Johns Hopkins Biomedical Engineering primary faculty
Lawrence P. Schramm, PhD
Professor of Biomedical Engineering and Neuroscience
Office: Traylor 606
B.A., Engineering, Haverford College, 1961
Ph.D., Physiology, University of Rochester, 1970
For over thirty years, our laboratory has studied the derangements in blood pressure regulation after spinal cord injury. Many of these derangements are caused by failure of the spinal cord to process appropriately the inputs it receives from receptors from muscle, skin and internal organs. Recently, our laboratory focus has been on the spinal processing of this incoming activity using a variety of optogenetic methods in transgenic mice.
To fully engage in this research, I have closed my spinal cord injury laboratory, and I am working collaboratively with several laboratories in the Department of Neuroscience — combining our expertise in spinal cord anatomy and physiology, with their expertise in cellular and molecular biology.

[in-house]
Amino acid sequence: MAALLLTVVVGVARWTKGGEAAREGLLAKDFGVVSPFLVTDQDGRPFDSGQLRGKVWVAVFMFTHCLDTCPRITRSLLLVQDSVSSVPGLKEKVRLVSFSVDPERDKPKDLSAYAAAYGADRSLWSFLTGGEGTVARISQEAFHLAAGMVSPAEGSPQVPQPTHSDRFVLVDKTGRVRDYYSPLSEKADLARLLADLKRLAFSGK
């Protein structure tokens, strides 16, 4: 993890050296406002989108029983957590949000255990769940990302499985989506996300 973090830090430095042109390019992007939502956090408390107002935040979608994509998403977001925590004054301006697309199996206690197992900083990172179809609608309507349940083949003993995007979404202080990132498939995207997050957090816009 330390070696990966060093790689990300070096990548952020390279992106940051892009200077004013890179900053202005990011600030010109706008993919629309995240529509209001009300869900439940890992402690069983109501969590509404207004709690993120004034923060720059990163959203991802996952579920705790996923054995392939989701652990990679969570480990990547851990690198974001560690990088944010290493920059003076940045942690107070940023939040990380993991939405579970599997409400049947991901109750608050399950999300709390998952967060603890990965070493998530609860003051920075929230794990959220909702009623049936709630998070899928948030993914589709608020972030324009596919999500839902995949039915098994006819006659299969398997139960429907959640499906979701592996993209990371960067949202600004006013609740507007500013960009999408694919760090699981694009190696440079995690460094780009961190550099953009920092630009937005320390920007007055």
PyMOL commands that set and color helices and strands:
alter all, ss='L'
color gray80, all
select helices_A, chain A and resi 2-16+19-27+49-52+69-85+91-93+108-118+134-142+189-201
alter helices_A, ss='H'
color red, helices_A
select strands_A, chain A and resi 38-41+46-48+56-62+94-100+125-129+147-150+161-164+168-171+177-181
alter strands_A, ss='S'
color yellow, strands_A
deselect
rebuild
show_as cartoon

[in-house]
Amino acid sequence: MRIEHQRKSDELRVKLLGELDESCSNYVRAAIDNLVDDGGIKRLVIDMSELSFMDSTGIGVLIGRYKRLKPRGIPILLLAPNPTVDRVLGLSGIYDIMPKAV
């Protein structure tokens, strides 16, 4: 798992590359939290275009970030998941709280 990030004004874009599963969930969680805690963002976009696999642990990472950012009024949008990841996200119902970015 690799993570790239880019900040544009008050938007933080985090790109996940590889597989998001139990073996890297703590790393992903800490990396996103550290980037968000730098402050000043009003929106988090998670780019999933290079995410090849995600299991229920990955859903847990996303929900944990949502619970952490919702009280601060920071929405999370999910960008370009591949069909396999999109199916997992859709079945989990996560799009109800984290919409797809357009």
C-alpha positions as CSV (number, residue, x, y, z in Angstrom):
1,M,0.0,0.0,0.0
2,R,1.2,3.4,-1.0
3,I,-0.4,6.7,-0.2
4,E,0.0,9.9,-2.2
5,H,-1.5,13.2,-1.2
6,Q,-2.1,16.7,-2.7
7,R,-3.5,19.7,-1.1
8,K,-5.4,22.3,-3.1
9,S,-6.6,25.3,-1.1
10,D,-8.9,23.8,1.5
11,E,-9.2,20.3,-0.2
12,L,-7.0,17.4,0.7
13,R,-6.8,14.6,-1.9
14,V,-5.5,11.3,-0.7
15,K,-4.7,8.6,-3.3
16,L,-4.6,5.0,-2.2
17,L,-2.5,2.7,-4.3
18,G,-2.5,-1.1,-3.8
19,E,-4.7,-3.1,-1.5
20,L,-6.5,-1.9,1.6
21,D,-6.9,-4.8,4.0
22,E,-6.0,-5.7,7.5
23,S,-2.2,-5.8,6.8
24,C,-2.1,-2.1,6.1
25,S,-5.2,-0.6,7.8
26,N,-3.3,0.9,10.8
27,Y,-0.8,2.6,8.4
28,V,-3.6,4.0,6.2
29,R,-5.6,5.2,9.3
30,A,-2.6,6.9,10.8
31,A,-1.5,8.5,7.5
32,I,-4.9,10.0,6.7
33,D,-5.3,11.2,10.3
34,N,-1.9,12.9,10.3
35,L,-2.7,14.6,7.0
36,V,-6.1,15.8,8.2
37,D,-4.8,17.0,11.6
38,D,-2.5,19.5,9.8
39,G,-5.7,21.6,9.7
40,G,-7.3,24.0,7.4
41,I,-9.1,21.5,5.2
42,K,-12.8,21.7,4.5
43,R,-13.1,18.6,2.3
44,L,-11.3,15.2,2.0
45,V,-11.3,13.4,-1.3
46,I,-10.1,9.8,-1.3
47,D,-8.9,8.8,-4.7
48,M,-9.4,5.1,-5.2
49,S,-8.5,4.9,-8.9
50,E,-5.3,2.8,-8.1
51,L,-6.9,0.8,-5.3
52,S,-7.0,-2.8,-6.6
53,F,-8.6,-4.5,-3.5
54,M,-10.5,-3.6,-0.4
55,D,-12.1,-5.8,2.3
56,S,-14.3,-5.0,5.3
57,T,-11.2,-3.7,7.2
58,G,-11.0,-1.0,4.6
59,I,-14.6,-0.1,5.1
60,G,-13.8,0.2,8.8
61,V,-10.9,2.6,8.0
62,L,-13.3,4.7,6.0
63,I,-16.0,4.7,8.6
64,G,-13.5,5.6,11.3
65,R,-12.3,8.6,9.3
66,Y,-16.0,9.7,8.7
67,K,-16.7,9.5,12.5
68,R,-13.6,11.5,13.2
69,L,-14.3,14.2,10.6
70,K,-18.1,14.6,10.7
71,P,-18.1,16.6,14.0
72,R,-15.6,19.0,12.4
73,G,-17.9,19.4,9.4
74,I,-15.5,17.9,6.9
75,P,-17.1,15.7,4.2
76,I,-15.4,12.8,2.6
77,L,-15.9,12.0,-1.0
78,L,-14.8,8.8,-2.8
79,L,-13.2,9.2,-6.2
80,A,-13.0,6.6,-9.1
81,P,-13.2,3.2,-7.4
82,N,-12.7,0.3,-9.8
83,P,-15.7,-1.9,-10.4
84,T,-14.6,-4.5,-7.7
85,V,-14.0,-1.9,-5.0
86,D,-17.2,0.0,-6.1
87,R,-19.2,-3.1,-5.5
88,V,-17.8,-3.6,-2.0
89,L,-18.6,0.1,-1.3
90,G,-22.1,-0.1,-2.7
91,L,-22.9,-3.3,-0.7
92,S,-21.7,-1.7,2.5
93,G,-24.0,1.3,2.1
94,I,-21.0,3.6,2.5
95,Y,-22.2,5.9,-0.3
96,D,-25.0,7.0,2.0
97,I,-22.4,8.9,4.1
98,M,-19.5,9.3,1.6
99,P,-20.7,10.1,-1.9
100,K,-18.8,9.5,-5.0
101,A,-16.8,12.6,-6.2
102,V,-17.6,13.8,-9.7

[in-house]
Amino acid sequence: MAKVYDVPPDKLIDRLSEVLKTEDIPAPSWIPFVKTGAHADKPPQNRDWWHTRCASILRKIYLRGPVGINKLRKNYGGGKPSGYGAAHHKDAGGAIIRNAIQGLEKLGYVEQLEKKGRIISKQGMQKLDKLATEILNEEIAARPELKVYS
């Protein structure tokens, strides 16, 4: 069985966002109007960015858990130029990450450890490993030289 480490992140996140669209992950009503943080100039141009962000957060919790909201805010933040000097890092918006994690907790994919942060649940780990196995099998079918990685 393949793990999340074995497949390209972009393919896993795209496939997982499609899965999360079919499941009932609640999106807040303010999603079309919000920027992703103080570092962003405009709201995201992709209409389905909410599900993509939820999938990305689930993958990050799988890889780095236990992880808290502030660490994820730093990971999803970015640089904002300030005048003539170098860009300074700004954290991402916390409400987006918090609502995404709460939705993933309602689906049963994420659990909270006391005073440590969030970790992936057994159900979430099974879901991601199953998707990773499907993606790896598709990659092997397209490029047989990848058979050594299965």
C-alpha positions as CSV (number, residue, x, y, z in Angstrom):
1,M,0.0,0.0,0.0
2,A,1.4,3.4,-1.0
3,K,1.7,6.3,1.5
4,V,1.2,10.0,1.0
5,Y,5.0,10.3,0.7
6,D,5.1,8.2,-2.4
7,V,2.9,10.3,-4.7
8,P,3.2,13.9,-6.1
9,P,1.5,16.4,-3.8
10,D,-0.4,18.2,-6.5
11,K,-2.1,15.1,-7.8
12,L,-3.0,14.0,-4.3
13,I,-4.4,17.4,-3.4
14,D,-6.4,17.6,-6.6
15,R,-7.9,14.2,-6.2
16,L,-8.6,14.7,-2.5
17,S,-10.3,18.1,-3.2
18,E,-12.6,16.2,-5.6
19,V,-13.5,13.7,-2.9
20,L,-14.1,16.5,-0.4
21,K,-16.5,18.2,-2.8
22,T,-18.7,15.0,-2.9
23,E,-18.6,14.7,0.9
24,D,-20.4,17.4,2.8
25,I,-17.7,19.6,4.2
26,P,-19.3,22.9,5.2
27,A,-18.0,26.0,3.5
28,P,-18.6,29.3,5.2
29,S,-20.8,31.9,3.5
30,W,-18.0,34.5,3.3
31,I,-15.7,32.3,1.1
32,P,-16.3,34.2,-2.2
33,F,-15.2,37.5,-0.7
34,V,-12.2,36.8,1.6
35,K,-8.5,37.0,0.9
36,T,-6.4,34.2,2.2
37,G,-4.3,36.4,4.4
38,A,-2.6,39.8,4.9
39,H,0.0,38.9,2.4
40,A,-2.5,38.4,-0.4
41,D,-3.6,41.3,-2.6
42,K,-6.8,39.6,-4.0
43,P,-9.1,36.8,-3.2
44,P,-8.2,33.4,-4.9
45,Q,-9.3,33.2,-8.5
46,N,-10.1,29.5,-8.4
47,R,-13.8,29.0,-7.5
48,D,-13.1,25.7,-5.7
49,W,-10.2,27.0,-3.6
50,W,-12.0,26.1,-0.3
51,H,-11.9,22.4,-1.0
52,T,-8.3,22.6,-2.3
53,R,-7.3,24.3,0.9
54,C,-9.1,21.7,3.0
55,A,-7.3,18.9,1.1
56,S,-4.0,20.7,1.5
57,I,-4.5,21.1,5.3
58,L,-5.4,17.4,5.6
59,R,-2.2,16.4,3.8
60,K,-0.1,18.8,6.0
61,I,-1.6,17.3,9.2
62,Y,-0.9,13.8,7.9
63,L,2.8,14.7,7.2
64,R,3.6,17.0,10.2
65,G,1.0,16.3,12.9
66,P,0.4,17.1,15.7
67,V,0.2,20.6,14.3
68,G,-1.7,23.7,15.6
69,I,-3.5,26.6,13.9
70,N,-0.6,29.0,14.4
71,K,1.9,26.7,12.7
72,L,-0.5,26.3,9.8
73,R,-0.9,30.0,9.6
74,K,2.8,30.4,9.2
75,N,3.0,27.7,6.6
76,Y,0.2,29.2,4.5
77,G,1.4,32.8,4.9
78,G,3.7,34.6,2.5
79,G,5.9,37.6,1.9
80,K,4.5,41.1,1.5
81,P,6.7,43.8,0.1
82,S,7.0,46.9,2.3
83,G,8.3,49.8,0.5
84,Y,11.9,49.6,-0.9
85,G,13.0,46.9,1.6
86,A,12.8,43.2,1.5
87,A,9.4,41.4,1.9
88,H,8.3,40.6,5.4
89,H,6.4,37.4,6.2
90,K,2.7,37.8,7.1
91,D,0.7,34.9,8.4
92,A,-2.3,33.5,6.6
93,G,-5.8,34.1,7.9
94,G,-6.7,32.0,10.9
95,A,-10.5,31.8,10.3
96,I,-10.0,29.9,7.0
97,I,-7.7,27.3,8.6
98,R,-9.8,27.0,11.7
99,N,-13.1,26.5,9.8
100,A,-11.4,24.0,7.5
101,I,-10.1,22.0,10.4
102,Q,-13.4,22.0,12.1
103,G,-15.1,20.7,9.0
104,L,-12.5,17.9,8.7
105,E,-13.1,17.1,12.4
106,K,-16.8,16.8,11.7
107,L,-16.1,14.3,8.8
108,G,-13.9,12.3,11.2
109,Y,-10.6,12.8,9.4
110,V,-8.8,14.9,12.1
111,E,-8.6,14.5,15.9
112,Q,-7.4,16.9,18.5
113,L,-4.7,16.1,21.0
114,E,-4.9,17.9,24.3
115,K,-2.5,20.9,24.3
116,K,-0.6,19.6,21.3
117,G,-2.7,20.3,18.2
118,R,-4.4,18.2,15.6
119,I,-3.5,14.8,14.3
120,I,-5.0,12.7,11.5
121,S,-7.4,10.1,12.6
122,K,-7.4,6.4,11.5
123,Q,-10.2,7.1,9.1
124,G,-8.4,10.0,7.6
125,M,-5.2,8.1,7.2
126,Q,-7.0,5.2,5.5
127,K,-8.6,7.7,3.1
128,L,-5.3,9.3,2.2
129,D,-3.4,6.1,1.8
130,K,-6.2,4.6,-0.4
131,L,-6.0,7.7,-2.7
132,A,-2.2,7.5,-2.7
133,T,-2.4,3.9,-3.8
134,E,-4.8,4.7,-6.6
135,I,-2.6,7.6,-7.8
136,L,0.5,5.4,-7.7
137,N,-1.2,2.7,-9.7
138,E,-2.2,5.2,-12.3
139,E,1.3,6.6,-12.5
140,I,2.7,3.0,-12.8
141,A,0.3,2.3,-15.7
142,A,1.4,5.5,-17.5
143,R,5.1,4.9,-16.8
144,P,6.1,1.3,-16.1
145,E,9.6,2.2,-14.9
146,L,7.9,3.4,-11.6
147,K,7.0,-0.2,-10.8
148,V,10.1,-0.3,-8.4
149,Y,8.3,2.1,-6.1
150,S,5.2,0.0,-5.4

This collaboration adds to the already numerous opportunities for Biomedical Engineering students to conduct highly quantitative, systems neuroengineering research in a rich neuroscience environment.
Zahner, M.R. and Schramm, L.P. Spinal regions involved in baroreflex control of renal sympathetic nerve activity in the rat. Am. J. Physiology., Regul. Integr. Comp. Physiol. R910–R916, 2011.
Zahner, M.R. Kulikowicz, E, Schramm, L.P. Recovery of baroreflex control of renal sympathetic nerve activity after spinal lesions in the rat. Am. J. Physiol., Regul Integr Comp Physiol. 301: R1584–1590, 2011.
Castillo DG, Zahner MR, Schramm LP. Identification of the spinal pathways involved in the recovery of baroreflex control after spinal lesions in the rat using pseudorabies virus. Am J Physiol Regul Integr Comp Physiol 303: R590–R598, 2012.
Mountney A, Zahner MR, Sturgill ER, Riley CJ, Aston JW, Oudega M, Schramm LP, Hurtado A, Schnaar RL. Sialidase, Chondroitinase ABC, and combination therapy after spinal cord contusion injury. J. Neurotrauma 30: 181–190, 2013.